(back) Subject: Re: This week's MP3: Randy Runyon's Aria From: "John Vanderlee" <jovanderlee@vassar.edu> Date: Thu, 6 Jan 2005 15:10:01 -0800   >On 1/5/05 5:15 PM, "Jonathan Orwig" <giwro@adelphia.net> wrote: > >> Randy's harmonies are lush and beautiful, > >WAIT! The obvious solution just dawned on me! > >Just play Randy's Aria again (I can't leave it alone!). "Tune out," >momentarily, if you can, that utterly beguiling melody. Now: Ross, >what is the word or phrase that describes the style of those "lush >and beautiful" harmonies in the other manual and pedal. (I don't >know whether Randy or Jonathan is playing.) Are those strings? > >Alan, eagerly panting   Ok I discarded the msg at first...sorry, kinda busy here. now i can't wait to hear it! please post again?   Thnks!   john V  
(back) Subject: Re: This week's MP3: Randy Runyon's Aria From: "Jonathan Orwig" <giwro@adelphia.net> Date: Thu, 06 Jan 2005 12:27:07 -0800   On Thu, 6 Jan 2005 15:10:01 -0800, John Vanderlee <jovanderlee@vassar.edu> = wrote:     > > Ok I discarded the msg at first...sorry, kinda busy here. now i can't > wait to hear it! please post again? > > Thnks! > > john V   http://evensongmusic.net/audio/Aria.mp3 (5+mb) or http://evensongmusic.net/audio/LQ/AriaLQ.mp3 (lower quality, 800+kb)       -- Using Opera's revolutionary e-mail client: http://www.opera.com/m2/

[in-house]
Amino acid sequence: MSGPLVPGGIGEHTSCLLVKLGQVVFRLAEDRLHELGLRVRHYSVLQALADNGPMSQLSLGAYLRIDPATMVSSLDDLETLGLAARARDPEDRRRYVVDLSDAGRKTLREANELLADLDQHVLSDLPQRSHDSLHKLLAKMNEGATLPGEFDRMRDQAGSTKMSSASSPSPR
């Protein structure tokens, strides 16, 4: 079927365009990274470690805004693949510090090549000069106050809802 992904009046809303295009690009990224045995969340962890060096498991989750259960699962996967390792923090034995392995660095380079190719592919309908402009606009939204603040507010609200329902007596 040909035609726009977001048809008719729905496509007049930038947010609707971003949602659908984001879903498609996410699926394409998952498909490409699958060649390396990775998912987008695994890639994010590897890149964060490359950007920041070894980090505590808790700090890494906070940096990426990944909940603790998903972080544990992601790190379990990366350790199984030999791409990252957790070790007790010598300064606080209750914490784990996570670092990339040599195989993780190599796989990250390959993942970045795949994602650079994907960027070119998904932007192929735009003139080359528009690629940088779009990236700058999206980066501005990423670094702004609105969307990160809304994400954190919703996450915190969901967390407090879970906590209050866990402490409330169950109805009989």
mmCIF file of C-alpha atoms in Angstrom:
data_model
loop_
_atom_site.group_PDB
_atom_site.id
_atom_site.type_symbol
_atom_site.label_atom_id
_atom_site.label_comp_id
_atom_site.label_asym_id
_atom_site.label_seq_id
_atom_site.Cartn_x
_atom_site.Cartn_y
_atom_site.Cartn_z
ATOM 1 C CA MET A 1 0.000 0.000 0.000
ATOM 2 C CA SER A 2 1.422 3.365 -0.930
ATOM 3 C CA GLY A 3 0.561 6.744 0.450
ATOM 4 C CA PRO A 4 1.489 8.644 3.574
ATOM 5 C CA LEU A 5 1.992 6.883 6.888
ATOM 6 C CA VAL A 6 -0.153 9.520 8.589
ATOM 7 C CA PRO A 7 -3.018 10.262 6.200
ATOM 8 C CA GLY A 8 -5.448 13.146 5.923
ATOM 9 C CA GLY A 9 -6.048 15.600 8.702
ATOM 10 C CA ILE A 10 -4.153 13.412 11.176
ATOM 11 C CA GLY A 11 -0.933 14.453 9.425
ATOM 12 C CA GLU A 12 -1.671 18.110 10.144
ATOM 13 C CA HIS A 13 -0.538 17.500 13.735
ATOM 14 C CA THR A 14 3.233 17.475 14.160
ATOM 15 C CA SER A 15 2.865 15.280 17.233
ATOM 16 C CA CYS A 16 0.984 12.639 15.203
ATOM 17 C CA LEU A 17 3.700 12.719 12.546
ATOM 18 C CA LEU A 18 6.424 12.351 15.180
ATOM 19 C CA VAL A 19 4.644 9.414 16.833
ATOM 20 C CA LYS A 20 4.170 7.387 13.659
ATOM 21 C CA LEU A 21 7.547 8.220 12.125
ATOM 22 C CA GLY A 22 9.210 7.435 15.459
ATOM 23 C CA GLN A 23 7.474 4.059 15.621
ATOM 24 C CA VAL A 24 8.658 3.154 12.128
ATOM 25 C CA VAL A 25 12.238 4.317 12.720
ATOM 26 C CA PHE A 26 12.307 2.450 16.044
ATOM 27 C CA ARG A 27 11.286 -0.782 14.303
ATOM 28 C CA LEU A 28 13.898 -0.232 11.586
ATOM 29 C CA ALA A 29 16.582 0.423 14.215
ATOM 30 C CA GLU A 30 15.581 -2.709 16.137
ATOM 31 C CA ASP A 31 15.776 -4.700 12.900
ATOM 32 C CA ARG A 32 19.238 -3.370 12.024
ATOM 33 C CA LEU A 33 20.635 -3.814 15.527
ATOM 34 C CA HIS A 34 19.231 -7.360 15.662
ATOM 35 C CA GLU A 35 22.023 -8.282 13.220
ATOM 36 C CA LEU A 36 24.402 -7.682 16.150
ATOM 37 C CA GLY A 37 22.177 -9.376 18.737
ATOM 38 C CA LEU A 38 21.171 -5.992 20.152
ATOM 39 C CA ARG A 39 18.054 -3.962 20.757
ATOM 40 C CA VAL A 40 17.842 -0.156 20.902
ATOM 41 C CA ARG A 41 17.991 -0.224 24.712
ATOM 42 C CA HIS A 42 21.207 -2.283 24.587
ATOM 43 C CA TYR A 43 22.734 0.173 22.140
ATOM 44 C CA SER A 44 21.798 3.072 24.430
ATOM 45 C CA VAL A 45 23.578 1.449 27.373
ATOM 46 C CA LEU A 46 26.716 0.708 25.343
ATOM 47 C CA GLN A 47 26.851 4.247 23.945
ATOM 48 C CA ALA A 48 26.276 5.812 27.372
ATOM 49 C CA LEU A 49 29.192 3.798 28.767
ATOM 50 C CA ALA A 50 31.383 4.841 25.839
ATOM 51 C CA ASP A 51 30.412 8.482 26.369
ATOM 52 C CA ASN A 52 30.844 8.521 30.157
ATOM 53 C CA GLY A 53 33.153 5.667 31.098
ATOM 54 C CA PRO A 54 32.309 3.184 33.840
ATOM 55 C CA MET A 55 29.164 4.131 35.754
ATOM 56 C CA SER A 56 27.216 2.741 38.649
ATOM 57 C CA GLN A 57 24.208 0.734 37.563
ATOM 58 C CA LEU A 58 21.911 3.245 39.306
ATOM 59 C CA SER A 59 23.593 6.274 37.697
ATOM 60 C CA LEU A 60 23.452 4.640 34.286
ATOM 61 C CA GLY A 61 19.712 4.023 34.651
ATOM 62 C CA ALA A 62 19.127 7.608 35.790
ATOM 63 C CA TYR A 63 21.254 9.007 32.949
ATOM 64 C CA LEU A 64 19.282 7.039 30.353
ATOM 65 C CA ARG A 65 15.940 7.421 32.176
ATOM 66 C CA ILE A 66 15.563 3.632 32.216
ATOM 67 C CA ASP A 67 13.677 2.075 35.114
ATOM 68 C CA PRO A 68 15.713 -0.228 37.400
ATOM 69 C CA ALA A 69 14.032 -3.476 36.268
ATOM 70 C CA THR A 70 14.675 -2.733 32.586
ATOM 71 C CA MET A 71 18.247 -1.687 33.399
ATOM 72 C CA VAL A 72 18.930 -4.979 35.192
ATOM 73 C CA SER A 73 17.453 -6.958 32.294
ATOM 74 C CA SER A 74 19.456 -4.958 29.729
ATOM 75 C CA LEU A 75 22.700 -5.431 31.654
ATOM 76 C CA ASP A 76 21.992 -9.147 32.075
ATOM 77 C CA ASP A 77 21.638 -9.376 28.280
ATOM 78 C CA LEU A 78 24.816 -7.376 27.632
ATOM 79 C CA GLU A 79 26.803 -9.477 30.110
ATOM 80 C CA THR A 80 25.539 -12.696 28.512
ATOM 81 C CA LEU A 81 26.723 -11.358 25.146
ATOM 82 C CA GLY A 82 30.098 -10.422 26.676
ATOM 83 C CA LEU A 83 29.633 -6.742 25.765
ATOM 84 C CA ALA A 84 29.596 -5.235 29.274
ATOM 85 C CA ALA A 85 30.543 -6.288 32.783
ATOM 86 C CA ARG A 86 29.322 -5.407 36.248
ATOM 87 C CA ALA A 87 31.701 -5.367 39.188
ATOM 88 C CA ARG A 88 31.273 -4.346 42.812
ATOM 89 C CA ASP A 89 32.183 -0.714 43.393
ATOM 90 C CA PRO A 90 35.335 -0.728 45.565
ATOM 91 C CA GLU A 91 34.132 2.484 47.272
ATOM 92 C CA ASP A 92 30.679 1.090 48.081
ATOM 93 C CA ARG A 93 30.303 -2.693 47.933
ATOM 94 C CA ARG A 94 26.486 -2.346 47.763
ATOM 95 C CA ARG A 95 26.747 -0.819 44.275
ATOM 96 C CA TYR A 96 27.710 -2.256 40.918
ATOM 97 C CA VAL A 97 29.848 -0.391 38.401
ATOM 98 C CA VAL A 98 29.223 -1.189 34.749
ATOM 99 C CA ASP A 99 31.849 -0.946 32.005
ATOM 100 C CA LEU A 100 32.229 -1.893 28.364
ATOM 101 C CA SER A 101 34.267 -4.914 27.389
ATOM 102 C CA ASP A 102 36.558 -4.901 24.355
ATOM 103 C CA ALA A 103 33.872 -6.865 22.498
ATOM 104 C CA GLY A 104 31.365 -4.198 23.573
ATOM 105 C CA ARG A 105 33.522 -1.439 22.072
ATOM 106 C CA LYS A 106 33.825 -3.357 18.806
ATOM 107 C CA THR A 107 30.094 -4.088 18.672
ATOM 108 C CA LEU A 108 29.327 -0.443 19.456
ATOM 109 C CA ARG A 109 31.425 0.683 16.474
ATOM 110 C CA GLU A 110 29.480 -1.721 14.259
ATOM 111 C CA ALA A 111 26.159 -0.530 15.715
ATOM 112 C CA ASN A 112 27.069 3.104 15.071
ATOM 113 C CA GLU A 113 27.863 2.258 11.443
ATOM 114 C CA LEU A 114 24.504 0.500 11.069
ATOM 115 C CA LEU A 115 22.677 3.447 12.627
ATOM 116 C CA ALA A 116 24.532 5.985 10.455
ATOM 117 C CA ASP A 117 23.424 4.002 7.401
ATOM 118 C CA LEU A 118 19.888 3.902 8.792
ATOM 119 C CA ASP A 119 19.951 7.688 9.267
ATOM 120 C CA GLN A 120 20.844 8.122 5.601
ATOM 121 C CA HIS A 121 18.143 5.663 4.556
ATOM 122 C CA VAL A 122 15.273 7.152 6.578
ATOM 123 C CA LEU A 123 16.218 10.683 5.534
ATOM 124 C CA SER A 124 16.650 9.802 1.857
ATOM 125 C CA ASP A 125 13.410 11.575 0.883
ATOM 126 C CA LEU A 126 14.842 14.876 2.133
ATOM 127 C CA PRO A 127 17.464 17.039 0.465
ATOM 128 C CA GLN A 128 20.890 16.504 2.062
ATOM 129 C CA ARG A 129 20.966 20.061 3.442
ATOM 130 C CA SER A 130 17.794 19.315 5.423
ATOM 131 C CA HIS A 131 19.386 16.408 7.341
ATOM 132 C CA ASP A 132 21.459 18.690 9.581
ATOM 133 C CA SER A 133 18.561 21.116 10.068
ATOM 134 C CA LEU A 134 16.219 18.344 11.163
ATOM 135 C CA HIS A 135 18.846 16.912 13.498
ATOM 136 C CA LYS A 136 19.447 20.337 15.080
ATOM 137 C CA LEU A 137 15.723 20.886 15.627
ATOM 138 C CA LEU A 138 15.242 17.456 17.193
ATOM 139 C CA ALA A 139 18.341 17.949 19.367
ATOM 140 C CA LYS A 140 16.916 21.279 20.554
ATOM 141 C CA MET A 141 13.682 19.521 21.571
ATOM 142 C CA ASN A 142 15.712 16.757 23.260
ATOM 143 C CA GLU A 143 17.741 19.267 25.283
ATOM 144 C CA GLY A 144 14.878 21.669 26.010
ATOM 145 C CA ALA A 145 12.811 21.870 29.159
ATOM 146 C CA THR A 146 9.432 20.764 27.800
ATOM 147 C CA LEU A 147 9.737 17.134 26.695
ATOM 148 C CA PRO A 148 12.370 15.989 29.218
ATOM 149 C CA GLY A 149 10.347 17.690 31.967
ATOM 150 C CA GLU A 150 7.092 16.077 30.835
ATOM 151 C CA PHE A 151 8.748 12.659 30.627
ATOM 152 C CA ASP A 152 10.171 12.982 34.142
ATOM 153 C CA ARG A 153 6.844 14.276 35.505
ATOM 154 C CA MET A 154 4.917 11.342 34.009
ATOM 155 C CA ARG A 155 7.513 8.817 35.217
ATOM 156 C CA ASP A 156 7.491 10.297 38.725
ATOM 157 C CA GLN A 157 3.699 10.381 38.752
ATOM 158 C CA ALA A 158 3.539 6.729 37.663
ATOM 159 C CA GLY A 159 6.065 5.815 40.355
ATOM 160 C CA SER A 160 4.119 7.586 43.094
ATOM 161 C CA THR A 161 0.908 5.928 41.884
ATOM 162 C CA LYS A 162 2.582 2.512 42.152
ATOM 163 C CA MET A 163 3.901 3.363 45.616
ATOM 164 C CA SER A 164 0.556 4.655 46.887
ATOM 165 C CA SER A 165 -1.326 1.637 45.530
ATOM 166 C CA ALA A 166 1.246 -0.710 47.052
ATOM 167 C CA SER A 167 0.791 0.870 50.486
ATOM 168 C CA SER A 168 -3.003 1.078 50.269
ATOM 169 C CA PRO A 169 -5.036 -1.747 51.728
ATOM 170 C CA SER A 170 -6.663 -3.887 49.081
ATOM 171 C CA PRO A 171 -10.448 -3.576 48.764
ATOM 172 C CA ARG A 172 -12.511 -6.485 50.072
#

(back) Subject: Re: George Pike England Organ of St. Margaret's, Lothbury, London From: "Colin Mitchell" <cmys13085@yahoo.co.uk> Date: Thu, 6 Jan 2005 12:38:12 -0800 (PST)   Hello,   I don't think we go much for proper restorations in the UK, probably because many, many early organs have been changed or enlarged dramatically, as is the case with the St.Margaret's, Lothbury instrument.   That is what we understand as re-building an instrument, rather than restoring it.   Restoration is a very expensive and time-comsuming process, which only really happens in Holland and Germany (plus a few other places) to any great extent, and where an organ is of outstanding historical significance.   That stated, there are some good examples of restored instruments, but not usually to the exacting standards of many Dutch restorations, where the smallest detail is often recreated.   Restoration can be quite a burden, and in Holland, there have been some notable battles fought in the courts over the exact nature of a proposed "restoration". The continuing drama of the Aa-kerk, Groningen, Schnitger organ is a case in point.   The Lothbury organ has been changed many times since it was built, and to be absolutely honest, any chance of full restoration has long gone.   The Choir manual (and pipes?) disappeared in the 19th century; I believe when the organ was physically moved to a new site in the church. It was then moved back at a later date.   I've done a little more research, and the following seems to comprise the organ at the present moment.   PEDAL     Sub Bass 16 Principal 8 Some 1801 pipework Flute 4 Some 1801 pipework Chanter 2? Mixture II? Fagotto 16 was Bassoon Great   GREAT   Open Diapason 8 Some 1801 pipework Stopt Diapason 8 Some 1801 pipework Principal 4 Some 1801 pipework Flute 4 1805 Twelfth 2 2/3 Some 1801 pipework Fifteenth 2 Some 1801 pipework Mixture III 19.22.26 Mounted Cornet III From d1, 12.15.17 Trumpet 8 Some 1801 pipework Tremulant   SWELL     Gedact 8 Original Stpt Dp? Some 1801 pipework Salicional 8 Principal 4 Some 1801 pipework Flute 4 Gemshorn 2 Quint 1 1/3 Some 1801 pipework Mixture III 22.26.29 Cromorne 8 English in style Tremulant   Obviously, this is anything BUT a restoration.   Regards,   Colin Mitchell UK     --- Daniel Hancock <dhancock@brpae.com> wrote:     > You mean to say that there was originally a choir > division? If that's > the case, then wouldn't a reconstruction/restoration > encompass replacing > that or leaving it intact?       __________________________________ Do you Yahoo!? Yahoo! Mail - You care about security. So do we. http://promotions.yahoo.com/new_mail